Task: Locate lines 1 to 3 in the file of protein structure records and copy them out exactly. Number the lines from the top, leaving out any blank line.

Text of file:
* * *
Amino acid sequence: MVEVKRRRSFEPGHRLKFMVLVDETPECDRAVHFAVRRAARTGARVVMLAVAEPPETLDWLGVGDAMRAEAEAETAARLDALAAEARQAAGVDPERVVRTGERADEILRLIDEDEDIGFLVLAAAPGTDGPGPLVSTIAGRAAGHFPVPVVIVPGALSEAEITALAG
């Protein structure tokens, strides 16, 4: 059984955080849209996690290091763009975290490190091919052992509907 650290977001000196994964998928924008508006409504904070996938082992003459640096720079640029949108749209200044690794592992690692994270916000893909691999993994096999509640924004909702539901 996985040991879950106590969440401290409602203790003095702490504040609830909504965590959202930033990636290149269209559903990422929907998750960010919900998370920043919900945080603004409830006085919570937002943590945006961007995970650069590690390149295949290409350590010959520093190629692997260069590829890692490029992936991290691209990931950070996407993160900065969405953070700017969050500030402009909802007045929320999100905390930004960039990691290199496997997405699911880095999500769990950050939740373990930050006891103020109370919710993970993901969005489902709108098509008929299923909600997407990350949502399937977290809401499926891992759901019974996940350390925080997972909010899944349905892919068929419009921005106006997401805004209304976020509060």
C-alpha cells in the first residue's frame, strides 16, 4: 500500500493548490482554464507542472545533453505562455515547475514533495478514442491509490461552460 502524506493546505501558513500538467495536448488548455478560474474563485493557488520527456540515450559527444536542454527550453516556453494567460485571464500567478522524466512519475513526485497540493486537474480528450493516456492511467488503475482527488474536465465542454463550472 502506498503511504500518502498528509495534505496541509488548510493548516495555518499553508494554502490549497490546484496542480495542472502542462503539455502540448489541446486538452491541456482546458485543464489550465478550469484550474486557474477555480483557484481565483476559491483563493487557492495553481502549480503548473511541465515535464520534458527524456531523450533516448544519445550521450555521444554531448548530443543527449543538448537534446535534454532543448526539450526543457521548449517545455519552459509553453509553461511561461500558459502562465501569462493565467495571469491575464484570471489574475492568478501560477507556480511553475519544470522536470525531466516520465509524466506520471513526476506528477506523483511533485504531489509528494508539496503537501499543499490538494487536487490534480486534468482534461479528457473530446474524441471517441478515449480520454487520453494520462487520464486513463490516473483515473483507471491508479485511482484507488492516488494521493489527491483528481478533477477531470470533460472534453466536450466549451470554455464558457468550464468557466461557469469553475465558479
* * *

Amino acid sequence: MVEVKRRRSFEPGHRLKFMVLVDETPECDRAVHFAVRRAARTGARVVMLAVAEPPETLDWLGVGDAMRAEAEAETAARLDALAAEARQAAGVDPERVVRTGERADEILRLIDEDEDIGFLVLAAAPGTDGPGPLVSTIAGRAAGHFPVPVVIVPGALSEAEITALAG
């Protein structure tokens, strides 16, 4: 059984955080849209996690290091763009975290490190091919052992509907 650290977001000196994964998928924008508006409504904070996938082992003459640096720079640029949108749209200044690794592992690692994270916000893909691999993994096999509640924004909702539901 996985040991879950106590969440401290409602203790003095702490504040609830909504965590959202930033990636290149269209559903990422929907998750960010919900998370920043919900945080603004409830006085919570937002943590945006961007995970650069590690390149295949290409350590010959520093190629692997260069590829890692490029992936991290691209990931950070996407993160900065969405953070700017969050500030402009909802007045929320999100905390930004960039990691290199496997997405699911880095999500769990950050939740373990930050006891103020109370919710993970993901969005489902709108098509008929299923909600997407990350949502399937977290809401499926891992759901019974996940350390925080997972909010899944349905892919068929419009921005106006997401805004209304976020509060």
C-alpha cells in the first residue's frame, strides 16, 4: 500500500493548490482554464507542472545533453505562455515547475514533495478514442491509490461552460 502524506493546505501558513500538467495536448488548455478560474474563485493557488520527456540515450559527444536542454527550453516556453494567460485571464500567478522524466512519475513526485497540493486537474480528450493516456492511467488503475482527488474536465465542454463550472 502506498503511504500518502498528509495534505496541509488548510493548516495555518499553508494554502490549497490546484496542480495542472502542462503539455502540448489541446486538452491541456482546458485543464489550465478550469484550474486557474477555480483557484481565483476559491483563493487557492495553481502549480503548473511541465515535464520534458527524456531523450533516448544519445550521450555521444554531448548530443543527449543538448537534446535534454532543448526539450526543457521548449517545455519552459509553453509553461511561461500558459502562465501569462493565467495571469491575464484570471489574475492568478501560477507556480511553475519544470522536470525531466516520465509524466506520471513526476506528477506523483511533485504531489509528494508539496503537501499543499490538494487536487490534480486534468482534461479528457473530446474524441471517441478515449480520454487520453494520462487520464486513463490516473483515473483507471491508479485511482484507488492516488494521493489527491483528481478533477477531470470533460472534453466536450466549451470554455464558457468550464468557466461557469469553475465558479